Here is the column:
Below is my column in USA Today on the growing calls for packing the Supreme Court with up to six new members as soon as the Democrats gain control of both houses of Congress and the White House. I was critical of Democratic nominee Joe Biden this week when he refused to answer a question of whether he supports this call by his running mate Kamala Harris and other Democratic leaders. Biden told reporters “It’s a legitimate question, but let me tell you why I’m not going answer…it will shift the focus.” That was an extraordinary statement since if the question was legitimate, the refusal to answer it was not. Many of us would not support a presidential candidate who supported the packing of the Court. If Biden considers this a viable option, he is not a viable candidate for many of us. This is a central issue in the presidential campaign that has been pushed by Harris and top Democrats. Yet, Biden is refusing to confirm his position. What is particularly concerning is that Biden precisely and correctly denounced court packing schemes like the one supported by this running mate. Just a year ago, he insisted “No, I’m not prepared to go on and try to pack the court, because we’ll live to rue that day.”
Democratic members are introducing a blatantly unconstitutional bill that would limit the tenure of U.S. Supreme Court justices to 18 years. In claiming to defend the Constitution, members like Rep. Ro Khanna (D., Cal.), Rep. Joe Kennedy III (D., Mass.), and Don Beyer (D., Va.) are offering a plan that is as illogical as it is unconstitutional. While the bill also includes a provision that I proposed decades ago for the expansion of the Court, the term limit would be dead on arrival at any court.
Last night, I was finalizing my column for USA Today when one of my editors flagged my reference to the roughly 30 election-year nominations to the Supreme Court as a possible error. The New York Times ran a story declaring that there “there have been 16 Supreme Court vacancies that occurred before Election Day.” I have previously discussed glaring misstatements of cases in major media, but this was unnerving because the New York Times was suggesting that the precedent for the current nomination was roughly half as previously thought. I decided to do another rough count and, if anything, it would seem that the 29 nomination figure is arguably too low and that there appears almost twice the number cited by the New York Times. The difference appears in part counting a calendar year rather than a year from election, but that approach causes problems in comparison given the earlier early election calendars.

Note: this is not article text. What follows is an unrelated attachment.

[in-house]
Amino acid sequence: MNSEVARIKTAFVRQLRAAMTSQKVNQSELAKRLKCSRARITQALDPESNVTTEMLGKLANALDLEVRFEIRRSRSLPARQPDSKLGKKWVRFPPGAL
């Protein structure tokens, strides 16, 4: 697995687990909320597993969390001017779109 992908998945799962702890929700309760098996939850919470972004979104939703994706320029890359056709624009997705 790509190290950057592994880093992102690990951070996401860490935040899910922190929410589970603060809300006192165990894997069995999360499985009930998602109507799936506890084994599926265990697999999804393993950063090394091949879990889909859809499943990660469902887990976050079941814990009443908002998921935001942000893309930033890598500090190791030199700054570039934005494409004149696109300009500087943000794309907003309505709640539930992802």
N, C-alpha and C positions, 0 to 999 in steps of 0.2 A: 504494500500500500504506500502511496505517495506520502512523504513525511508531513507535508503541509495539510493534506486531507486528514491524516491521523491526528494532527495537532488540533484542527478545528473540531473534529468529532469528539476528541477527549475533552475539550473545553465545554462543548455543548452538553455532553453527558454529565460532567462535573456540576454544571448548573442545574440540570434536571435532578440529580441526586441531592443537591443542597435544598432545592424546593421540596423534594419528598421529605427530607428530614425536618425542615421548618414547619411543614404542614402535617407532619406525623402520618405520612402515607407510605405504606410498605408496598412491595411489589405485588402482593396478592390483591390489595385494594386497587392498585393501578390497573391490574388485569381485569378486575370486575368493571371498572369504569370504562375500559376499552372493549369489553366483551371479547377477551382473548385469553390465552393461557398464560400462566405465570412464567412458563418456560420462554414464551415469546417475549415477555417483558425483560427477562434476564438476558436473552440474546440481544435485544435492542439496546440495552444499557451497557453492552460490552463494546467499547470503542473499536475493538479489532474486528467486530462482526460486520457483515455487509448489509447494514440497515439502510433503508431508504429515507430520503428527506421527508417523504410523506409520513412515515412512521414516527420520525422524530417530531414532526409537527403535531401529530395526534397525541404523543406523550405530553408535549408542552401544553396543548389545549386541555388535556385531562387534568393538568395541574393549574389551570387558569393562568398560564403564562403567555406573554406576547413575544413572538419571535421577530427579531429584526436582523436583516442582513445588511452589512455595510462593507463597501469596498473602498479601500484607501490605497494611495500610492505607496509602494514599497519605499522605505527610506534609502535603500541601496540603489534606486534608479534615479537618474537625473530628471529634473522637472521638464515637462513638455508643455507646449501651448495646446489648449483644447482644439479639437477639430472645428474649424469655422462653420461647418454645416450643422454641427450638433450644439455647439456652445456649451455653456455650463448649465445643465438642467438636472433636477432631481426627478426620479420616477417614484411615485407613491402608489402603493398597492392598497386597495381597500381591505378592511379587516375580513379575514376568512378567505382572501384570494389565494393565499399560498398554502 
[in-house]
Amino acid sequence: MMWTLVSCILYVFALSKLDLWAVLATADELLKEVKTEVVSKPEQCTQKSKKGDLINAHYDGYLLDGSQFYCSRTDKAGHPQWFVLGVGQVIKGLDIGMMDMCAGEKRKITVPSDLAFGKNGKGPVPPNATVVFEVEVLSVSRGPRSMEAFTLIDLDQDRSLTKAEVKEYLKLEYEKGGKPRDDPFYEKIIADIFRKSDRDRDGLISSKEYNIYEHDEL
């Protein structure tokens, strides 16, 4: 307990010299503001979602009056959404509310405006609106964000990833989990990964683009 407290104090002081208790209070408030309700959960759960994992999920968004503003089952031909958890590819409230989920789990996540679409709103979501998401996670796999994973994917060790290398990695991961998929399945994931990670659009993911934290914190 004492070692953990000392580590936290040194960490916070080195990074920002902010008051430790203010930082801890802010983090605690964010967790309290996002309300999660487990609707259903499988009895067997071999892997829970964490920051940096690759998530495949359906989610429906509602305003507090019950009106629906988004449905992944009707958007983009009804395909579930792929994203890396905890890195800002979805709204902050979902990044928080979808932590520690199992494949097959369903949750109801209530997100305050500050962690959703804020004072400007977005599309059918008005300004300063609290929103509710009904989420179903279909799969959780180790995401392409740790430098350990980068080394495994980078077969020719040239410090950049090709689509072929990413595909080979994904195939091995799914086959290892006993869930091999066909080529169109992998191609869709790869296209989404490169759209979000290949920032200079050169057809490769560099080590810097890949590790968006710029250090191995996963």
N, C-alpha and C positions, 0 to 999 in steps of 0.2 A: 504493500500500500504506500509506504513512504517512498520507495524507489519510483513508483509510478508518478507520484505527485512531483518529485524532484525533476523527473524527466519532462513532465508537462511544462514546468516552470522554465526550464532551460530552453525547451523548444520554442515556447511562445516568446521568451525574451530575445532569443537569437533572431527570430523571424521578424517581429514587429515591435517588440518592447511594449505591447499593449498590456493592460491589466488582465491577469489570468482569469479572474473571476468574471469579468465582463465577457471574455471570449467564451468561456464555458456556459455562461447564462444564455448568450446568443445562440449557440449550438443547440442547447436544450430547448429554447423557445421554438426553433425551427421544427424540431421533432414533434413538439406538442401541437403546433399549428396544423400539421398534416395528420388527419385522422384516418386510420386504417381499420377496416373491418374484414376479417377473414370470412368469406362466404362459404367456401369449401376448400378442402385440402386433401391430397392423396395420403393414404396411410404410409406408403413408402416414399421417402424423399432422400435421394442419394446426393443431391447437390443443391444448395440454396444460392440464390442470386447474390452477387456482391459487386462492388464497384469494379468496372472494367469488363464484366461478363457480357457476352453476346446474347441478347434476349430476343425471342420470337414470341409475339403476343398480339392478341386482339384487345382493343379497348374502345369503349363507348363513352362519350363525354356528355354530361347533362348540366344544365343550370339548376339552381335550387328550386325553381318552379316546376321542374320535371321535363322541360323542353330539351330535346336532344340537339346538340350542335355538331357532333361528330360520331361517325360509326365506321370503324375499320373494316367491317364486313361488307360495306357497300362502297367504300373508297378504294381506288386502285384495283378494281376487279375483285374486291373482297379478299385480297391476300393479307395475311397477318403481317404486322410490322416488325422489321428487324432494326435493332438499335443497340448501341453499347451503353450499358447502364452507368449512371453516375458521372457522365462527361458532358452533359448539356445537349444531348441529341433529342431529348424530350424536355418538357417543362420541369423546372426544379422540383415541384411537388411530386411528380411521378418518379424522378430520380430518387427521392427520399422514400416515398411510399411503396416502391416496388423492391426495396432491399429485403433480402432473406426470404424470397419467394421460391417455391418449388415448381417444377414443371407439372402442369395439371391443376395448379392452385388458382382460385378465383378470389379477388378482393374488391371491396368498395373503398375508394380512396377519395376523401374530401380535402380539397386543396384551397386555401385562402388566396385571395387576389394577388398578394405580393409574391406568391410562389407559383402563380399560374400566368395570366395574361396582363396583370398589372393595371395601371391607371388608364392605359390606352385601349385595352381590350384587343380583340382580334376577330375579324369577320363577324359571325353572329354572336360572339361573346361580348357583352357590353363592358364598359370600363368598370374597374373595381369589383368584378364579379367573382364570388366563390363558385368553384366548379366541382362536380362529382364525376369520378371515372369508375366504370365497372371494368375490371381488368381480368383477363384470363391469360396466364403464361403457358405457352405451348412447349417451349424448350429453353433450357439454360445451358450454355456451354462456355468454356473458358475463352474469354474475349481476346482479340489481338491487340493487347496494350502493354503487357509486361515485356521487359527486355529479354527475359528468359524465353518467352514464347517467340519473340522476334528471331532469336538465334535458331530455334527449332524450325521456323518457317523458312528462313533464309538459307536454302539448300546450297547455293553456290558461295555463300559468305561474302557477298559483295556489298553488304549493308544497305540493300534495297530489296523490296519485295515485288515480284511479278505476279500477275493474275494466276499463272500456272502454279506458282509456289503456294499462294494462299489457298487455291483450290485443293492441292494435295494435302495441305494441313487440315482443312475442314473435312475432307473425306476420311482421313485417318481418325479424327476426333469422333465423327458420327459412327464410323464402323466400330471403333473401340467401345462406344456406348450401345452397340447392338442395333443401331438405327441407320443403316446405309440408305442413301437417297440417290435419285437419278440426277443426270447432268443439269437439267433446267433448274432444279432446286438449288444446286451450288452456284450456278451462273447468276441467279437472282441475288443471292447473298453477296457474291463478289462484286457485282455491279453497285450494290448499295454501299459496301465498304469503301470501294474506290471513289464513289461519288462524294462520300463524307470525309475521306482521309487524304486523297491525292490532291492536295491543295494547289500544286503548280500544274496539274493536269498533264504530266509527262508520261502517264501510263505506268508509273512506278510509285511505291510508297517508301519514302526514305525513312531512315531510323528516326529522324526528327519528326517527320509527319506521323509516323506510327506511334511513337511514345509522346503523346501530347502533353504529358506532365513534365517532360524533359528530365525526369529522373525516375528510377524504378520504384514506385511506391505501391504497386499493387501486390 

I was on CBS News today with my friend Kim Wehle on the replacement of Justice Ruth Bader Ginsburg. There is a legitimate debate over whether a president should wait for the next election for such a nomination to move forward. However, I disagree with Wehle that a nomination would be unlikely given the roughly 40 days left before the election. The Senate could move this nomination in that time and, judging from some past nominations, even have time to spare without setting a record.
Below is my column in The Hill newspaper on the death of Associate Justice Ruth Bader Ginsburg. We expect the nomination of her replacement this week and what could be the most heated confirmation process in history. We may look back at Bork and Kavanaugh as examples of bipartisan tranquility by comparison. As Washington returns to its favorite blood sport, many will continue to mourn the loss of an extraordinary jurist.
Here is the column: